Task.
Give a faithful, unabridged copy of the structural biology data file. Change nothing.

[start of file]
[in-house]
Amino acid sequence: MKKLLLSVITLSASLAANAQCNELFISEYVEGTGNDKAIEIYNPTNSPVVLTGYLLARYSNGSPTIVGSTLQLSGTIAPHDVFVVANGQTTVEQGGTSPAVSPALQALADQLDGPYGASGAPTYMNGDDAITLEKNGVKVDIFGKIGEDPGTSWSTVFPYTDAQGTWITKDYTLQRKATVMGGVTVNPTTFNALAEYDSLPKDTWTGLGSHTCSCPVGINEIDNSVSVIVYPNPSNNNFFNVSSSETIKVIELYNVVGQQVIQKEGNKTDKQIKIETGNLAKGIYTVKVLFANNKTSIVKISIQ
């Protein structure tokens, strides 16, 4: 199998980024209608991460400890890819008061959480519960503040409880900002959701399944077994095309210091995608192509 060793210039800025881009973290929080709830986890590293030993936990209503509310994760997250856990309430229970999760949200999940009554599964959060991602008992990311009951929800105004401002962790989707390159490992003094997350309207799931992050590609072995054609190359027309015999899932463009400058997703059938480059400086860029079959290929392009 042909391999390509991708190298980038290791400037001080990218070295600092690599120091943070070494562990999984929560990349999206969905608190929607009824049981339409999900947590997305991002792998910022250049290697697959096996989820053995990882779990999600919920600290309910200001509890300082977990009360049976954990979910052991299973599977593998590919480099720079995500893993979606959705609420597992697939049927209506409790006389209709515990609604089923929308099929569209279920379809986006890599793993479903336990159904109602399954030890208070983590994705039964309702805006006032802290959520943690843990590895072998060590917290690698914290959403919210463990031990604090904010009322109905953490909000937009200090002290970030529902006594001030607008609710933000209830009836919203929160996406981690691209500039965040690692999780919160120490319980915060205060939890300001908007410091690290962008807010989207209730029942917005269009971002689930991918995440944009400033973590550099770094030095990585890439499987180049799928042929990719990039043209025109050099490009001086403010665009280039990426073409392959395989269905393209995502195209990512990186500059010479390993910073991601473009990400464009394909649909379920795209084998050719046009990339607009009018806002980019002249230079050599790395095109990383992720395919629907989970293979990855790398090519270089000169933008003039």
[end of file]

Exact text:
[in-house]
Amino acid sequence: MKKLLLSVITLSASLAANAQCNELFISEYVEGTGNDKAIEIYNPTNSPVVLTGYLLARYSNGSPTIVGSTLQLSGTIAPHDVFVVANGQTTVEQGGTSPAVSPALQALADQLDGPYGASGAPTYMNGDDAITLEKNGVKVDIFGKIGEDPGTSWSTVFPYTDAQGTWITKDYTLQRKATVMGGVTVNPTTFNALAEYDSLPKDTWTGLGSHTCSCPVGINEIDNSVSVIVYPNPSNNNFFNVSSSETIKVIELYNVVGQQVIQKEGNKTDKQIKIETGNLAKGIYTVKVLFANNKTSIVKISIQ
């Protein structure tokens, strides 16, 4: 199998980024209608991460400890890819008061959480519960503040409880900002959701399944077994095309210091995608192509 060793210039800025881009973290929080709830986890590293030993936990209503509310994760997250856990309430229970999760949200999940009554599964959060991602008992990311009951929800105004401002962790989707390159490992003094997350309207799931992050590609072995054609190359027309015999899932463009400058997703059938480059400086860029079959290929392009 042909391999390509991708190298980038290791400037001080990218070295600092690599120091943070070494562990999984929560990349999206969905608190929607009824049981339409999900947590997305991002792998910022250049290697697959096996989820053995990882779990999600919920600290309910200001509890300082977990009360049976954990979910052991299973599977593998590919480099720079995500893993979606959705609420597992697939049927209506409790006389209709515990609604089923929308099929569209279920379809986006890599793993479903336990159904109602399954030890208070983590994705039964309702805006006032802290959520943690843990590895072998060590917290690698914290959403919210463990031990604090904010009322109905953490909000937009200090002290970030529902006594001030607008609710933000209830009836919203929160996406981690691209500039965040690692999780919160120490319980915060205060939890300001908007410091690290962008807010989207209730029942917005269009971002689930991918995440944009400033973590550099770094030095990585890439499987180049799928042929990719990039043209025109050099490009001086403010665009280039990426073409392959395989269905393209995502195209990512990186500059010479390993910073991601473009990400464009394909649909379920795209084998050719046009990339607009009018806002980019002249230079050599790395095109990383992720395919629907989970293979990855790398090519270089000169933008003039």